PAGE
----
The capture of all four export terminals in Libya’s so-called oil crescent by troops loyal to renegade commander Khalifa Haftar threatens to undermine the internationally recognised government in Tripoli and has renewed fears of a new civil war.
The seizure of the oil plants by Haftar's men is a major blow to the internationally recognised government in Tripoli, which is almost entirely dependent on oil revenues for its income.
Libya plunged into chaos after the 2011 uprising that toppled and killed dictator Muammar Gaddafi, leading to the rise of the Islamic State (IS) group in the country, with little hope of a return to political and economic stability in the short term.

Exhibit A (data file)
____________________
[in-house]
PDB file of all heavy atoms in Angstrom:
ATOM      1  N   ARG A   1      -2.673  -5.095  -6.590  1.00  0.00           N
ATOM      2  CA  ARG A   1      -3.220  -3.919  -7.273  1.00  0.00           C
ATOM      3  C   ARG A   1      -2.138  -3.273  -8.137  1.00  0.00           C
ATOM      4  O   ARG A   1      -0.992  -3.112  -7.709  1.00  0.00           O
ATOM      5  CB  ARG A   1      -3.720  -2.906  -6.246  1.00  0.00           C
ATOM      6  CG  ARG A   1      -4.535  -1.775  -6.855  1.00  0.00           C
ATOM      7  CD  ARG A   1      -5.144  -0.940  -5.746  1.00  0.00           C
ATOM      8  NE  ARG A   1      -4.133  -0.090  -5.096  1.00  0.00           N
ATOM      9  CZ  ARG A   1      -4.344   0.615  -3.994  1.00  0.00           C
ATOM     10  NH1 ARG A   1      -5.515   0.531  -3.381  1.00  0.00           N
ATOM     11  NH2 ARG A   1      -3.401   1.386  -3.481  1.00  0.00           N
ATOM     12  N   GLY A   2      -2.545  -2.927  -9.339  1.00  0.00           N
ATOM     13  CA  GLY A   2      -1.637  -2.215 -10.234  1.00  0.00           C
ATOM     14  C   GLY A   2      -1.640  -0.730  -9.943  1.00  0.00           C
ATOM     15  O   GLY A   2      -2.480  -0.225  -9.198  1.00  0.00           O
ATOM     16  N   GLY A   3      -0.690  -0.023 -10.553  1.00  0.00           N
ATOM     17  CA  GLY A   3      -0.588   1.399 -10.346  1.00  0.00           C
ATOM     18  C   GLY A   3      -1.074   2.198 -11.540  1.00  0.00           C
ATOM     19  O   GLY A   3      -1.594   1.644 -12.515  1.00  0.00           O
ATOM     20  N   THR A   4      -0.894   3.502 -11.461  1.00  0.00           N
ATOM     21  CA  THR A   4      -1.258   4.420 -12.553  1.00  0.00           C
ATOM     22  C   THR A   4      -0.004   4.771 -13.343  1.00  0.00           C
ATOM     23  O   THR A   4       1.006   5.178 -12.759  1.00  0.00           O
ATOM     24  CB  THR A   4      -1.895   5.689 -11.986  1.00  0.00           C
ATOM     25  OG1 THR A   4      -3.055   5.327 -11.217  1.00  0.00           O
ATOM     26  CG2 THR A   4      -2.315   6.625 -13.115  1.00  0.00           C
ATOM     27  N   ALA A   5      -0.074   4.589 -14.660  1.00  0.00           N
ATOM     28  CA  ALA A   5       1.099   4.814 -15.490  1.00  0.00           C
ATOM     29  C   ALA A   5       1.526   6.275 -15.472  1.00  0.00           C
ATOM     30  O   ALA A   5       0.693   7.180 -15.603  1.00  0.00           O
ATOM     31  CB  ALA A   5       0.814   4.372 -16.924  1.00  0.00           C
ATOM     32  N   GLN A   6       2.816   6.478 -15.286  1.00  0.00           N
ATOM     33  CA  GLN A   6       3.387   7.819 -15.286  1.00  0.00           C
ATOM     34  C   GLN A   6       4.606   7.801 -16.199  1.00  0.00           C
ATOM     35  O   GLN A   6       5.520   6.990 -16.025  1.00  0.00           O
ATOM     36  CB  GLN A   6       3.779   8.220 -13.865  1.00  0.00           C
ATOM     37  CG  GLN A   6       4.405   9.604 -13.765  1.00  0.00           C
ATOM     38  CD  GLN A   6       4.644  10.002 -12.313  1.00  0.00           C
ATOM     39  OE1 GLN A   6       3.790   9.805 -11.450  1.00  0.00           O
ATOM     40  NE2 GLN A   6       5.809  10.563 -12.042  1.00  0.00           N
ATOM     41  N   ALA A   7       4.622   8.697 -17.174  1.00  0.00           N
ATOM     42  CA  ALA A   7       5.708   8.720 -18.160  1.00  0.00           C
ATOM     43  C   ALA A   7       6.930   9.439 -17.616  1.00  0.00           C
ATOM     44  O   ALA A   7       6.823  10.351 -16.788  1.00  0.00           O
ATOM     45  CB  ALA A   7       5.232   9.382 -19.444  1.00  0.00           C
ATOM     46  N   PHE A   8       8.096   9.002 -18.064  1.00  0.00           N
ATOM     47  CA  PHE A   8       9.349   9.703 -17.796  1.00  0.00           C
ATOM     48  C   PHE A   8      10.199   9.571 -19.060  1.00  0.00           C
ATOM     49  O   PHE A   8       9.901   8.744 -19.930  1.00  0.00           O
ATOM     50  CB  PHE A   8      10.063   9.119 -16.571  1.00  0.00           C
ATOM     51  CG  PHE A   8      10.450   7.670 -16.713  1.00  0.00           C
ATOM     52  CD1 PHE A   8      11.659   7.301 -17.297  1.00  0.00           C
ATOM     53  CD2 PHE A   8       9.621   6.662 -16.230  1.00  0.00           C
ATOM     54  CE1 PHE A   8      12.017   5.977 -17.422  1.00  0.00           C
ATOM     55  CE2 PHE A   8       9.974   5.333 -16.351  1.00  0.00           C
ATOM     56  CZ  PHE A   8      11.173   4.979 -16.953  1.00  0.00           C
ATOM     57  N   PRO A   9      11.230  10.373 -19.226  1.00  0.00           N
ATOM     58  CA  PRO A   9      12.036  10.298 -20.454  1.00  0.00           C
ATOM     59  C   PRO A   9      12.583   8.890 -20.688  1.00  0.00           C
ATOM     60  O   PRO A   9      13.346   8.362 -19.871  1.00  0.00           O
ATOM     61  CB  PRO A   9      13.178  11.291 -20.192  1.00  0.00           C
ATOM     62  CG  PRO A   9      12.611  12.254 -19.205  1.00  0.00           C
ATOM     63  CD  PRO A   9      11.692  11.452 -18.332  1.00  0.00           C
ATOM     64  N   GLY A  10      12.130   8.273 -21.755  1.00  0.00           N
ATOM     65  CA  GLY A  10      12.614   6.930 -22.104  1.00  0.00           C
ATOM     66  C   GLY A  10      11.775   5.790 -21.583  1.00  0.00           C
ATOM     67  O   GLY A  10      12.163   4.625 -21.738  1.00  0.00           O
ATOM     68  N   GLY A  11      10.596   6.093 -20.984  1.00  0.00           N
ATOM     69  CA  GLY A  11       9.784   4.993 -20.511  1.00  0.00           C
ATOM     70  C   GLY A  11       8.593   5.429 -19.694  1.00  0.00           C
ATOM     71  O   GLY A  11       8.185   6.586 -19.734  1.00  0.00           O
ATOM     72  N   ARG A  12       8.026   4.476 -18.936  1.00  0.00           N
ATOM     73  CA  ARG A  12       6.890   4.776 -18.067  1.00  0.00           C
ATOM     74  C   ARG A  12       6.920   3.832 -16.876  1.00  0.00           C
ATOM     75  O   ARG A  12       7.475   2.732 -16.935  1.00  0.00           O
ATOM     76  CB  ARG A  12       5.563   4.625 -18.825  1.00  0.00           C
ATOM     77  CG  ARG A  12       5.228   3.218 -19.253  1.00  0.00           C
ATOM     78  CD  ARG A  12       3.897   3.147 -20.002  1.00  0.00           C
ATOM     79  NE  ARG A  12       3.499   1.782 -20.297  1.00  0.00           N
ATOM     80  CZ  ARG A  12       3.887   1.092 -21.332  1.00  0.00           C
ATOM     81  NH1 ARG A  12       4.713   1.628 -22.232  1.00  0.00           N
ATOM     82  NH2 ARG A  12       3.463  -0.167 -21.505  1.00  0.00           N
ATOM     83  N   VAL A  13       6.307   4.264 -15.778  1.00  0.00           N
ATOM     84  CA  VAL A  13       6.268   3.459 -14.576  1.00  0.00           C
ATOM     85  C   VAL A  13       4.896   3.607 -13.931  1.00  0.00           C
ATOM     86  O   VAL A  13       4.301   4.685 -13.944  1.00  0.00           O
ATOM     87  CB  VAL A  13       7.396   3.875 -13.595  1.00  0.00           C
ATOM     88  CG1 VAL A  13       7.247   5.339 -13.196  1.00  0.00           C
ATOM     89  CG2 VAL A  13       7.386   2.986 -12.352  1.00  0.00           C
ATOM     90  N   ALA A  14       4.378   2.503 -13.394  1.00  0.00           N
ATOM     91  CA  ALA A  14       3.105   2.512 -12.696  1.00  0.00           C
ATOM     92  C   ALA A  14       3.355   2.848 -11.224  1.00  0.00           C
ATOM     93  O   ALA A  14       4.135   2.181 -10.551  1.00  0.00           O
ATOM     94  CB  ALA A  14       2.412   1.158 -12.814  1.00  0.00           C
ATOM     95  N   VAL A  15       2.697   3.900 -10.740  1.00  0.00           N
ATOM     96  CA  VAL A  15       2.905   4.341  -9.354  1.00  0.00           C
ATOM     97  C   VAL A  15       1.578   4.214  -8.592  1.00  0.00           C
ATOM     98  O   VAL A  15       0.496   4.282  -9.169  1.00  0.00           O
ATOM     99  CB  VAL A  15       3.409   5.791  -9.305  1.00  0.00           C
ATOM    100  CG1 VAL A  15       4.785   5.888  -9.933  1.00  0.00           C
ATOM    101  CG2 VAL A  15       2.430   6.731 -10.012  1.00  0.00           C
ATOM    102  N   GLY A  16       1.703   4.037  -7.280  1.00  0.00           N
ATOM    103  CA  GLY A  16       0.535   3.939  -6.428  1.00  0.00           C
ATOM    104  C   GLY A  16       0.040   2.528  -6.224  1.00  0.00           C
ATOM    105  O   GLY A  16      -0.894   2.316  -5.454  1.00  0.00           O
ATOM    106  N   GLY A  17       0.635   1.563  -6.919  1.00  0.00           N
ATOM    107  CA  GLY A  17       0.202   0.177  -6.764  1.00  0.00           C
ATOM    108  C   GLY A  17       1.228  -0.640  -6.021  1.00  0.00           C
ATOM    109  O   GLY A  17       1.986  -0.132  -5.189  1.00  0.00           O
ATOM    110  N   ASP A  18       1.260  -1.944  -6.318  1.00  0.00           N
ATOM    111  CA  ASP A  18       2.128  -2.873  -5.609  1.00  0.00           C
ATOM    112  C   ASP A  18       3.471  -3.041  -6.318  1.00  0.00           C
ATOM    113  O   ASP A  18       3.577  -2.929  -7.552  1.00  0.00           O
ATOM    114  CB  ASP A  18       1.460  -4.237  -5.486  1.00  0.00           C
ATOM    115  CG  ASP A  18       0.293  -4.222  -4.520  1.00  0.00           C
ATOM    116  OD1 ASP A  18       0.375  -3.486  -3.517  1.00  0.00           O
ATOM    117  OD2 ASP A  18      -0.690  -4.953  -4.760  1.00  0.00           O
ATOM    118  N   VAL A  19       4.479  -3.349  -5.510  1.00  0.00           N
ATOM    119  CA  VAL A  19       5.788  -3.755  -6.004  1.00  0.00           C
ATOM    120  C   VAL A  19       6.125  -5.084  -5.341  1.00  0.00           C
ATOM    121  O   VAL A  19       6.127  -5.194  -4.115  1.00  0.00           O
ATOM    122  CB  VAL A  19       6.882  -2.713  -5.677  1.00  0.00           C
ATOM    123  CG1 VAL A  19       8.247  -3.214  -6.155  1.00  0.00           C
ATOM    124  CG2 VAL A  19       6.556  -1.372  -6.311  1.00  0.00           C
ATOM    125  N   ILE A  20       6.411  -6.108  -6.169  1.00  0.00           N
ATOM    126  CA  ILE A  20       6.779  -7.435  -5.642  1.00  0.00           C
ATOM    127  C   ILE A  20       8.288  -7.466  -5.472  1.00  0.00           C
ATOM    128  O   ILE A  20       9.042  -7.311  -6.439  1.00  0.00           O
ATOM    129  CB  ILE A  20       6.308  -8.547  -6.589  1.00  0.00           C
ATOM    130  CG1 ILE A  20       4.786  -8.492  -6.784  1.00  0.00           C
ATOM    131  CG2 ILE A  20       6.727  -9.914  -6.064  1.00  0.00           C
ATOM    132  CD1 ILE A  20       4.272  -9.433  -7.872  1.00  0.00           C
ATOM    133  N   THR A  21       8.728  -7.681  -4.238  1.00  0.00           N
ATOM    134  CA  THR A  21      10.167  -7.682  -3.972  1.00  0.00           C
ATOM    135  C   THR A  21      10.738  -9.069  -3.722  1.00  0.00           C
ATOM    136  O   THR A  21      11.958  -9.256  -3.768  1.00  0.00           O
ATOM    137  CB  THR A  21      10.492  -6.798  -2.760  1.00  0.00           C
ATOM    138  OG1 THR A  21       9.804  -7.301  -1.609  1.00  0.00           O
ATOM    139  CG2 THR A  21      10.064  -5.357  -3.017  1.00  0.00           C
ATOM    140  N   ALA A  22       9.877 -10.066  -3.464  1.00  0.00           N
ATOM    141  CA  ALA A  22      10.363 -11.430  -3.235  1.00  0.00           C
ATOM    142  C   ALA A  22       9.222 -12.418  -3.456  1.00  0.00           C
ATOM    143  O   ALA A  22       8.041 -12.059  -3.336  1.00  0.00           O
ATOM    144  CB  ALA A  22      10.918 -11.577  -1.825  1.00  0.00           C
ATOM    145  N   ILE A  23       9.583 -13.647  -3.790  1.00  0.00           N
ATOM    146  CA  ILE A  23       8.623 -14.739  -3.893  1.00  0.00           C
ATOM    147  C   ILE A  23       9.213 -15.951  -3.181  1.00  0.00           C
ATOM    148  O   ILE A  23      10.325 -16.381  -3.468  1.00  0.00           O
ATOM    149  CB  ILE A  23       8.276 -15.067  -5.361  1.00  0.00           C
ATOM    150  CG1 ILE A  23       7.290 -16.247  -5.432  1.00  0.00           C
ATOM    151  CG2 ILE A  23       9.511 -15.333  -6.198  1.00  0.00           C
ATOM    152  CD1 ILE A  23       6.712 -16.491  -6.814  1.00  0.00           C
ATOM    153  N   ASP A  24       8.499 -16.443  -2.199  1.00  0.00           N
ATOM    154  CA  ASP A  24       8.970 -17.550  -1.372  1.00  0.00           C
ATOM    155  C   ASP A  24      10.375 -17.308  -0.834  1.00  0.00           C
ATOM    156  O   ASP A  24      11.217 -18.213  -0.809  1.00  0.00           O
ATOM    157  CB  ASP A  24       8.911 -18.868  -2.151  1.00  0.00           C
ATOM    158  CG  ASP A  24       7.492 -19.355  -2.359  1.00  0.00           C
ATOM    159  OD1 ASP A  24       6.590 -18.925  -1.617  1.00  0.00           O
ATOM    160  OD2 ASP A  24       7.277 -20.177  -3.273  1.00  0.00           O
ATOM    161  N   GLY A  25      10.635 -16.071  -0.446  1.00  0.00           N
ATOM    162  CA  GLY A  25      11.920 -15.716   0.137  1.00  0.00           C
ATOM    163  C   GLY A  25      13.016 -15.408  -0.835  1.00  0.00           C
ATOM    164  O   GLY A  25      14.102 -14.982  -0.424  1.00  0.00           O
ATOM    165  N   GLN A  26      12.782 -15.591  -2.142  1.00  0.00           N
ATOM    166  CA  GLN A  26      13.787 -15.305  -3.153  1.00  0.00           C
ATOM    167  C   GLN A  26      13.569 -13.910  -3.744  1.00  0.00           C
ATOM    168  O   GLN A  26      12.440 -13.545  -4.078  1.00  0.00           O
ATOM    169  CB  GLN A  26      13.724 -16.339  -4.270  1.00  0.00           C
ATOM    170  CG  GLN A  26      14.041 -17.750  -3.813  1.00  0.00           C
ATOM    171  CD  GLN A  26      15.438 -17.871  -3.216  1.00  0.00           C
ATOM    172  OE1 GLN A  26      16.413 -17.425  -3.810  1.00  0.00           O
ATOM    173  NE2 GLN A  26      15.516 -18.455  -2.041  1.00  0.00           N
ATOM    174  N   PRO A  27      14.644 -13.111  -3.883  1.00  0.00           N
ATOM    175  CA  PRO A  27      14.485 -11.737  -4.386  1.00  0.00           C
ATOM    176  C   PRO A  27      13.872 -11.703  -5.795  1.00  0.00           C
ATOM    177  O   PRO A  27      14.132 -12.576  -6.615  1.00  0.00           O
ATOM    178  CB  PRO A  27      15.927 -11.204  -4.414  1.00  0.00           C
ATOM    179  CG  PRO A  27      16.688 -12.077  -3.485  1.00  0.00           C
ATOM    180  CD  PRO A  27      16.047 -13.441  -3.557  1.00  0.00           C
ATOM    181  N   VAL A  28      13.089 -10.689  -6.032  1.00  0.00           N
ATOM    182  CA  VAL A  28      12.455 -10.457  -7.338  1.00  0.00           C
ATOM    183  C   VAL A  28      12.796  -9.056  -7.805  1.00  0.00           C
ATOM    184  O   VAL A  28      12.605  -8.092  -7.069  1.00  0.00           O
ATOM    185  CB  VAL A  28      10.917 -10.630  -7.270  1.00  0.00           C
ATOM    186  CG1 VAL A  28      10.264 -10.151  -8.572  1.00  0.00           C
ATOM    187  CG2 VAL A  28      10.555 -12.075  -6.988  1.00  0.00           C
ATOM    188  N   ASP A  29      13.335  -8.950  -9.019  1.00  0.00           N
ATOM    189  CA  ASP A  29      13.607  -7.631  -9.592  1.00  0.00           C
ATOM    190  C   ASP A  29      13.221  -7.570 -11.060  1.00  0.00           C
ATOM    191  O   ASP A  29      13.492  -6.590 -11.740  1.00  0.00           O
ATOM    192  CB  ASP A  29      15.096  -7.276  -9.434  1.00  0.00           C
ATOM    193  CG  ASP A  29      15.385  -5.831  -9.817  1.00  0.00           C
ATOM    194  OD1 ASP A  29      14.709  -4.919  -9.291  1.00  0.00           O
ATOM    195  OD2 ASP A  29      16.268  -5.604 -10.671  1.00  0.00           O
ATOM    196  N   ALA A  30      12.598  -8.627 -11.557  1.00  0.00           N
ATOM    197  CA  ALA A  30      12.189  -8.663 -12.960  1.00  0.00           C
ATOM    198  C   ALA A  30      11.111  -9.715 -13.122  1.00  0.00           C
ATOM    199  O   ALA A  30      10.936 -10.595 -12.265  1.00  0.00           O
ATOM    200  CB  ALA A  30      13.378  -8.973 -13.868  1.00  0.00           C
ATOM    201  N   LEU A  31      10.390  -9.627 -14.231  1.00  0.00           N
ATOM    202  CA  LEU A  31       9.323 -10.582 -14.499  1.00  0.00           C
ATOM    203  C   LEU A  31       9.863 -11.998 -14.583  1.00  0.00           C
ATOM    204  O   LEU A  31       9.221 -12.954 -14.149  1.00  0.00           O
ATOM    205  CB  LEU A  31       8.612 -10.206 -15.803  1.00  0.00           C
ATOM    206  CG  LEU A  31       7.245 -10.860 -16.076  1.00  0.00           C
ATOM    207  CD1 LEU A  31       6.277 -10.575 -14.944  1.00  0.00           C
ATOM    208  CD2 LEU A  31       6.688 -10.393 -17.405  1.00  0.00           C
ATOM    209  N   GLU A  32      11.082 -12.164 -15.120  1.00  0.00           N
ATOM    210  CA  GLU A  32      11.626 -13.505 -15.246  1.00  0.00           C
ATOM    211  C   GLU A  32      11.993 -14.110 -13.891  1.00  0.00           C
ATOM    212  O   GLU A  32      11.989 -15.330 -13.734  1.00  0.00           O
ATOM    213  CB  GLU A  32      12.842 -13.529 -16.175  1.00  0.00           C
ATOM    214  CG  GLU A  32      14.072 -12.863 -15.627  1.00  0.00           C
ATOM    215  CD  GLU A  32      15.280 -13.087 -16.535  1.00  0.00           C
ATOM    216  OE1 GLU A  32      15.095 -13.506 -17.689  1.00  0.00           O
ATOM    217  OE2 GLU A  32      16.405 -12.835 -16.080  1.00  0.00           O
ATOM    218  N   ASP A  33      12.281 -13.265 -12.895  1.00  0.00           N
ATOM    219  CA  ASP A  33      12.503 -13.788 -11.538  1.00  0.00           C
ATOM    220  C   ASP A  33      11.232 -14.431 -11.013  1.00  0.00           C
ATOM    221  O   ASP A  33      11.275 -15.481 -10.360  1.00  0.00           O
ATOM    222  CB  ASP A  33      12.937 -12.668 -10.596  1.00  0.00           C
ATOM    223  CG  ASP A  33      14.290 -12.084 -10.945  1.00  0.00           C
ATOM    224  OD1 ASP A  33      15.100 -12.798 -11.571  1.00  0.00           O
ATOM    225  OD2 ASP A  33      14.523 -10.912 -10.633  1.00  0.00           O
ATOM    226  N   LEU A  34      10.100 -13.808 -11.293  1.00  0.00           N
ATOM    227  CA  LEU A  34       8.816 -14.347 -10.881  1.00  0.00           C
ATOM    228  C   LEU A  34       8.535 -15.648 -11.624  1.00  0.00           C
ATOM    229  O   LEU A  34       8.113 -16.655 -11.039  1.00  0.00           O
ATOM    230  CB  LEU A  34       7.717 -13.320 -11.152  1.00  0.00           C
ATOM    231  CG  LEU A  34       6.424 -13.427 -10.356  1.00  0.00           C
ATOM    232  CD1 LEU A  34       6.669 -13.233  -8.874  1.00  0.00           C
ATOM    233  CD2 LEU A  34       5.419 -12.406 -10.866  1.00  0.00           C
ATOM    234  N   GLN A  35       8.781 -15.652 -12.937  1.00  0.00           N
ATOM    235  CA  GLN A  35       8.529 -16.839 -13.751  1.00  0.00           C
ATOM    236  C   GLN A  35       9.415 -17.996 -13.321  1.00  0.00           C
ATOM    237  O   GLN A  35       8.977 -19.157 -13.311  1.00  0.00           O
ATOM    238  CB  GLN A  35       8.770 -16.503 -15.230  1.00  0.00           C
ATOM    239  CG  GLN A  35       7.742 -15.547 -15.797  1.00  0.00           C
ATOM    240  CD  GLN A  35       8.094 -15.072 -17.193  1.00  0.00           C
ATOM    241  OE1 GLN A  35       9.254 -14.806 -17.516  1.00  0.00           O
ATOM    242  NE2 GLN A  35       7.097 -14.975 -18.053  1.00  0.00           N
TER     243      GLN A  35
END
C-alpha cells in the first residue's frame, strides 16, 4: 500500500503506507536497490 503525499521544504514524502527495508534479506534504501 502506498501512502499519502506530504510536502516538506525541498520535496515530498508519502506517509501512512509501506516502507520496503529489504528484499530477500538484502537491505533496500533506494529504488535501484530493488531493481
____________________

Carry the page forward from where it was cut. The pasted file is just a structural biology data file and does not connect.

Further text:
Regional expert Mohamed Eljarh, a fellow at the Atlantic Council think tank, told FRANCE 24 that the UN-backed government has no support on the ground.
“[General] Haftar understands that what matters to the international community is fighting terrorism, securing Libya’s oil infrastructure and making sure we restore some stability,” Eljarh said.
“He is trying to portray himself to the international community – but most importantly to the Libyans and the Libyan tribes – as the person that can bring some sort of stability and progress,” he added.
Click on the player above to see FRANCE 24’s full interview with Mohamed Eljarh.
Date created : 2016-09-14